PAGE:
By building 1,800 birdhouses, Trevor Russell is still keeping the promise he made to his wife to fortify the bluebird population in the area and the state

by: KEVIN SPERL - Trevor Russell has built over 1,800 bluebird houses to date.

Trevor Russell has been diligently keeping a promise that he made to his wife almost 10 years ago.

On Dec. 16, 2004, Russell’s wife, Vivian, went to the store to buy two dresses and was anxious to get home to model them.

“Afterwards, I told her that she had better take a nap before heading out for dinner that night,” said Russell. “I lay down next to her to help her go to sleep and we had a chance to talk about a lot of things.”

During their talk, Vivian, who had Parkinsons, reminded Russell of his promise to continue working to establish the bluebird population in the area and the state.

Vivian then proceeded to go out for dinner and, after she came home, was in bed by 9:30 that night.

“When I came to bed around 11, she had died,” said Russell. “But, she had a really enjoyable day, that last day she was alive.”

Russell and his wife had been married for 57 years, raising their four children Nick, Frank, Patti and Jeff.

“I met Vivian in the spring of 1946 when she and her friend came into the confectionary and my roommate and I both saw her,” said Russell. “My roommate picked up on Vivian, but a week later I saw her and we got together.”

Despite the fact that she was engaged, Russell convinced her that he was the one for her, and the couple was soon married despite the objections of her father, who was heard to say “I was afraid something like this would happen.”

To keep his promise, Russell has been building birdhouses, lots of them, constructing 1,800 so far.

Russell turned to the Internet for the requirements of building the houses, learning that the entrance hole should be no smaller than 5/16 of an inch and no larger than one and one half inches, to prevent other birds from entering and taking the eggs.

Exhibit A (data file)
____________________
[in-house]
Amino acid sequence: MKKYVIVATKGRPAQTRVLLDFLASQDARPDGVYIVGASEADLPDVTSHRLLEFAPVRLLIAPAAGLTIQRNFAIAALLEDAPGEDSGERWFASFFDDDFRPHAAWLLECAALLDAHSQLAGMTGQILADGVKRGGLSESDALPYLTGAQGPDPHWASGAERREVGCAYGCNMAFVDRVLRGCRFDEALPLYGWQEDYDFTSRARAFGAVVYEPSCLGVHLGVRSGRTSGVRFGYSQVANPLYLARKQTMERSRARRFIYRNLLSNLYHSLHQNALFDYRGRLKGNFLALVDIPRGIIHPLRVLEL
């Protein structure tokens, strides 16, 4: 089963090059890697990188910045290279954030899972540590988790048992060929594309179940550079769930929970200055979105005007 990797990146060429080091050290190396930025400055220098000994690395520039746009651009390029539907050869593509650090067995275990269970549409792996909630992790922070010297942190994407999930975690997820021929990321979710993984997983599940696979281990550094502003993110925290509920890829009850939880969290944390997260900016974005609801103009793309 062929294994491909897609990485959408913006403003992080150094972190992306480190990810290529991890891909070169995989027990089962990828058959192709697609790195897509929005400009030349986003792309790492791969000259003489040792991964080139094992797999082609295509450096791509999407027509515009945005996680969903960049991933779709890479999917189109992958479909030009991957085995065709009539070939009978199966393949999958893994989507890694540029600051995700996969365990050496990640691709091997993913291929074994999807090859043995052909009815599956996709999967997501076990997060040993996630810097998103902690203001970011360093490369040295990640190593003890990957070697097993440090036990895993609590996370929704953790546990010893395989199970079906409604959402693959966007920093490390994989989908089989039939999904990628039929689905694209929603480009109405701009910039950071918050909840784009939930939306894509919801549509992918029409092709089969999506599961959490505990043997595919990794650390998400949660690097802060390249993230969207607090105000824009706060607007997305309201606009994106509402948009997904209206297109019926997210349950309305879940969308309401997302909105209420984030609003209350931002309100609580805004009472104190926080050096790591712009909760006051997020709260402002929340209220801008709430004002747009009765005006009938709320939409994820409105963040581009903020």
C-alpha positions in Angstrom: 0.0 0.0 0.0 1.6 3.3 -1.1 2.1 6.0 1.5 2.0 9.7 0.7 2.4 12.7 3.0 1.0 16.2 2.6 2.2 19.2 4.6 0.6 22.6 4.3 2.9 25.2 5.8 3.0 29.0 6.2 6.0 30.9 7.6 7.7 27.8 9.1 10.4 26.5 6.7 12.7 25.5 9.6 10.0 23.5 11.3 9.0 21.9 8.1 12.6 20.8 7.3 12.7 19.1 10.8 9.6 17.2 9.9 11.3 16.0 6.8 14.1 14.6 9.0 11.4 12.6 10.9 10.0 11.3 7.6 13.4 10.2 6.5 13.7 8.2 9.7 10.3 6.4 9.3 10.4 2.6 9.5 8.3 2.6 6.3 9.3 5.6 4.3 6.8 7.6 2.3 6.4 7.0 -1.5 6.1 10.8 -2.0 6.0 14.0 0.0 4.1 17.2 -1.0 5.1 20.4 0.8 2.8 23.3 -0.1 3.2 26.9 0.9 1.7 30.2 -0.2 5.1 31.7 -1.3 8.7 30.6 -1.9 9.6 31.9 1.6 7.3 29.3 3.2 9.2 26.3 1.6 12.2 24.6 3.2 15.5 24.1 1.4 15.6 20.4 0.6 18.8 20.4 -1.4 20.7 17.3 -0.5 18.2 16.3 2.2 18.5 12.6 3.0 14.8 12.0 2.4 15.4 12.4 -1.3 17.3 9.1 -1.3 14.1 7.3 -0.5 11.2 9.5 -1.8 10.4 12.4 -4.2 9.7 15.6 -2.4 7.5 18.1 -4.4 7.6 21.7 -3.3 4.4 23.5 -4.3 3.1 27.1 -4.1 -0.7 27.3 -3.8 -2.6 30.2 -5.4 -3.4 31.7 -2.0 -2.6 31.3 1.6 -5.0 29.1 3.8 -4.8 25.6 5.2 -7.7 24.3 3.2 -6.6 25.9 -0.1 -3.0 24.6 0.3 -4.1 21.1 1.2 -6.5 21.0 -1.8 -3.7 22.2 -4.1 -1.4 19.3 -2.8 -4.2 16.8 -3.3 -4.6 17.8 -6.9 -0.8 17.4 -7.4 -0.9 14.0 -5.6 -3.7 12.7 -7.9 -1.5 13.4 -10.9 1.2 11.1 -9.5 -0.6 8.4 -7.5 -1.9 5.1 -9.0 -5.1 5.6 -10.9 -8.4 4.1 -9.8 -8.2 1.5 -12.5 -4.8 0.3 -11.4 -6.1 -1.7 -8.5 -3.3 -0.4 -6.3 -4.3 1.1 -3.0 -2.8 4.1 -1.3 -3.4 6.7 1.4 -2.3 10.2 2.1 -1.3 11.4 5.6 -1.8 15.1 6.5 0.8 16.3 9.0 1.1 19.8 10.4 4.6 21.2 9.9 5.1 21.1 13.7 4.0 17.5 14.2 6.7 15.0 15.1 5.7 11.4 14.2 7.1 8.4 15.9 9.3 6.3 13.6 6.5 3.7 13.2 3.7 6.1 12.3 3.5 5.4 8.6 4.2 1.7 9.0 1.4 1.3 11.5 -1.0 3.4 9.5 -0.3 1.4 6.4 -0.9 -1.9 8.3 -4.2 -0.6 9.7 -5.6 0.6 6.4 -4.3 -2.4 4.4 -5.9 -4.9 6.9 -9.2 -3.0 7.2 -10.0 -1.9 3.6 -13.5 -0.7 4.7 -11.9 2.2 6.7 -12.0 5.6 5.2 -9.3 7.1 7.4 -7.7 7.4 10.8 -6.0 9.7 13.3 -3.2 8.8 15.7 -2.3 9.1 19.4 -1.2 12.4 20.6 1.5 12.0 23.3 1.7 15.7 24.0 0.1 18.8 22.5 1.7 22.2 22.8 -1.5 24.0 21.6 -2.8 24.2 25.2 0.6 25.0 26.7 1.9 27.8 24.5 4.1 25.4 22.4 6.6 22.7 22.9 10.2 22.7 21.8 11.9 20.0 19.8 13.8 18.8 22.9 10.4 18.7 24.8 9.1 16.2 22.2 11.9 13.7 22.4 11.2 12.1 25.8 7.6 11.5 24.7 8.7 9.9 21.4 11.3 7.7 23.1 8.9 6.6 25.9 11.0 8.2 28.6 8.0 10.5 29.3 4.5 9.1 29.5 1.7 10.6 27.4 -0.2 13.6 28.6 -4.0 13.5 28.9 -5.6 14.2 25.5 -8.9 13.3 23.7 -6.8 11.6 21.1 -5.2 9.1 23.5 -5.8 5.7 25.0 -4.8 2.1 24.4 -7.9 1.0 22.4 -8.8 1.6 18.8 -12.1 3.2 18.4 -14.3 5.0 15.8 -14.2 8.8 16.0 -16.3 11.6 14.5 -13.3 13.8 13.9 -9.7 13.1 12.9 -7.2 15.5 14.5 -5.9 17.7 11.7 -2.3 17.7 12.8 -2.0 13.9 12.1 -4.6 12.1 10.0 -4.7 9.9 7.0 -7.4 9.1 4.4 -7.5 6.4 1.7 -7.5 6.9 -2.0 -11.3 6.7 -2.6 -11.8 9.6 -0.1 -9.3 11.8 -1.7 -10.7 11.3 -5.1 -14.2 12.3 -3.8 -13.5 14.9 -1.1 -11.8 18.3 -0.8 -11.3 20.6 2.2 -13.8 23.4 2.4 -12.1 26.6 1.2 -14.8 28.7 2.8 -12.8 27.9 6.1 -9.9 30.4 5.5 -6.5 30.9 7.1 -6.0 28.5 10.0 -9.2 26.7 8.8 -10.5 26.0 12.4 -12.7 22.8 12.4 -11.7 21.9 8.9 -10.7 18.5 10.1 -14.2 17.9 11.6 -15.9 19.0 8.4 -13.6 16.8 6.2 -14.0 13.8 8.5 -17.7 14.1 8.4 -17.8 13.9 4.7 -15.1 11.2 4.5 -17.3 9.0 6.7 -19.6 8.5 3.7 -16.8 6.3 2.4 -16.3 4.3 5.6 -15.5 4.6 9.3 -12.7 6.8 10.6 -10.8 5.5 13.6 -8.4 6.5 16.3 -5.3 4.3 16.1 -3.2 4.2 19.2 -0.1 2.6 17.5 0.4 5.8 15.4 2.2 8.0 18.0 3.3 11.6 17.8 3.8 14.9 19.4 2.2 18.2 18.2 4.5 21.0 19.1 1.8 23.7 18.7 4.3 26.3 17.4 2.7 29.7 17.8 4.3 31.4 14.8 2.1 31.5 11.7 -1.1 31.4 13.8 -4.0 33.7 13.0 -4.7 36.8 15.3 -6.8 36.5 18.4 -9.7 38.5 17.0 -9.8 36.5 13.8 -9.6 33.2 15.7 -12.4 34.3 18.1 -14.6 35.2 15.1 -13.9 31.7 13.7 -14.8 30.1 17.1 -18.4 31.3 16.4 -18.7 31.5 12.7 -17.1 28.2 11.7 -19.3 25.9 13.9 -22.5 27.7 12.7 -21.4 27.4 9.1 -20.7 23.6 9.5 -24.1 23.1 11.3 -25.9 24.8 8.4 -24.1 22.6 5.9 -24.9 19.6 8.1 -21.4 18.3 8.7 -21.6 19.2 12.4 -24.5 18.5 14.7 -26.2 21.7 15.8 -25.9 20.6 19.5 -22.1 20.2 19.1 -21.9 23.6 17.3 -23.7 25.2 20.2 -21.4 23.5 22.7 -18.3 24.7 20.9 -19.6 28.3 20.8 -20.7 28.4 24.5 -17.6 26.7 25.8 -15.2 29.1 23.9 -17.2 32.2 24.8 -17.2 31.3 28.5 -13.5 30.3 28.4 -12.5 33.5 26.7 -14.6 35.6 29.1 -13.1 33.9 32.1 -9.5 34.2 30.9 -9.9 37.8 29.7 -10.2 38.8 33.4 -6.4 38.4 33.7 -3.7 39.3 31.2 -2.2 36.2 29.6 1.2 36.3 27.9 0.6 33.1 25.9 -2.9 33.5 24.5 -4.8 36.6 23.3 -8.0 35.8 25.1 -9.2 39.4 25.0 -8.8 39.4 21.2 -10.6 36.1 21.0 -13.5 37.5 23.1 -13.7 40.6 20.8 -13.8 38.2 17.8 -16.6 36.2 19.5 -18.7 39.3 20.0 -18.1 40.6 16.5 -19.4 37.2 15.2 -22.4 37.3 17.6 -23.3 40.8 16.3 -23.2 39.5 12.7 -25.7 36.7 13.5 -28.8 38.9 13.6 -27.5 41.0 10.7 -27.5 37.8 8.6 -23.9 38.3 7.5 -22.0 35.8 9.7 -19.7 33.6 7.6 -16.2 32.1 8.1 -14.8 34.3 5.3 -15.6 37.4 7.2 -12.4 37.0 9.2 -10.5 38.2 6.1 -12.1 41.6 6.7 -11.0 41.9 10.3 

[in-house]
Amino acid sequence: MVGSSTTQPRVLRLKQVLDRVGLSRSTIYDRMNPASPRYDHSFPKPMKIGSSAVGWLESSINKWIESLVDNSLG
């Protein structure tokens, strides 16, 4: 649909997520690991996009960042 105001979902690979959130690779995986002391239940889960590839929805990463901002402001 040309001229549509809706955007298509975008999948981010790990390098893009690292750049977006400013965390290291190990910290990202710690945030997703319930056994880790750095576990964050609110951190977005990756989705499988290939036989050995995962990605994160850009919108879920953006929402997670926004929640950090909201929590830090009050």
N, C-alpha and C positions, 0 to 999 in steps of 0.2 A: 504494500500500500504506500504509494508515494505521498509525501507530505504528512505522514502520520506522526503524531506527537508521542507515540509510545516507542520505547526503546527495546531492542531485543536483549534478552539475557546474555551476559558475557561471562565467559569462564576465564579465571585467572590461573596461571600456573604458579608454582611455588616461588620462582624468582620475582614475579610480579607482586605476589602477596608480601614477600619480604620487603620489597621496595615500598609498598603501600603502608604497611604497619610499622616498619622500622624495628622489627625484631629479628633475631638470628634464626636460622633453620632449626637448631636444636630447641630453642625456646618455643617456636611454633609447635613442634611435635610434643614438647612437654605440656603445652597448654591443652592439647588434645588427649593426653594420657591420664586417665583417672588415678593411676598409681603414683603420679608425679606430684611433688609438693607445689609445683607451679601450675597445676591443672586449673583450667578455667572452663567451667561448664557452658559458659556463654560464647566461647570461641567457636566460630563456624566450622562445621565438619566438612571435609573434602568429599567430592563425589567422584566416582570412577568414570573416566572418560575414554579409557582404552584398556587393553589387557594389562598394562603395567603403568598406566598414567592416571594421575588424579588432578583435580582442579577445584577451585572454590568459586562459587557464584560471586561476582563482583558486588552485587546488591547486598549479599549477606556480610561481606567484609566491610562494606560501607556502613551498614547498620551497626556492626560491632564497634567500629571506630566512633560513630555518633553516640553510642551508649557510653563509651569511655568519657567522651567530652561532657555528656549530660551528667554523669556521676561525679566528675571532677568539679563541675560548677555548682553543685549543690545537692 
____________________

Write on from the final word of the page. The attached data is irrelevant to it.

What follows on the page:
Additional requirements stated that the hole should be 5.5 inches from the bottom and the floor area should be four-by-four inches.

“The common blue bird house is a rectangular-shaped house,” explained Russell. “I have settled on my own design, which is a 45-degree angled roof. I want to be able to recognize my houses when I see them.”

To ensure he can, Russell drills his initials “TR” into every one.

As Russell gets older (he turns 88 next week) he finds it more difficult to get out to hang the houses, so he is enlisting the help of the general public, giving away birdhouses to anyone who wants one.

It takes Russell about an hour to build each house, using wood from wherever he can find it.

“The last batch I made was with wood from Parr Lumber,” said Russell, thinking he was going to be able to purchase it at cost. “When I went down to pick up the wood, I was told that it was free. I made at least 20 bird houses out of those boards.”

Russell has also retrieved wood that has been placed in dumpsters, been given a pile of weathered wood, and collected wood out of a neighbor’s basement.

Russell’s promise even attracted the attention of local author Rick Steber, who chronicled his story in a book titled “A Promise Given.”

“I was told of a fellow who had made over a thousand bird houses and was giving them away to anyone who would put them up,” said author Rick Steber on his website. “That simple fact piqued my interest. As a writer, I wanted to know why someone would be that altruistic. I knew there had to be a story there. I learned the man’s name was Trevor Russell. I visited him and when he told me he was building and giving away bird houses -- because of a promise given -- and he told me about the promise he had made to his dying wife, I knew his story needed to be shared.”

And Russell has shared his bird houses, hoping to place at least one of them in each of the states and throughout Canada.

Each winter, Russell travels to Yuma, Ariz., traveling by car with his son, Nick, and 24 bird houses.

“We take three days to get there and place the bird houses along the way,” said Russell. “I have one at almost every rest area between here and there.”

Although Russell will never know if most of the bird houses will ever see a bluebird, he has gotten a lot of satisfaction from the project.

“I have met a lot of wonderful people due to Rick’s book, and I wouldn’t trade the experience for anything,” he said. “To me it has been a crusade.”

Russell asks only that people understand his story, and the promise he made his wife, when taking a birdhouse.

“The easiest way is to read Steber’s book,” he said. “There are a lot of them out there, at the library, and I have one that I will loan out.”

“And, if they have any 1x6 boards that I can use, I would certainly appreciate it,” Russell added.

“Life is sweet, tender and complete

When you find the bluebird of happiness.

You will find perfect peace of mind

When you find the bluebird of happiness.

Two hearts that beat as one,

‘Neath a new found sun,”

Bluebird of Happiness” Little Jimmy Scott

Anyone interested in acquiring a birdhouse is invited to call Russell at 541-233-8152.

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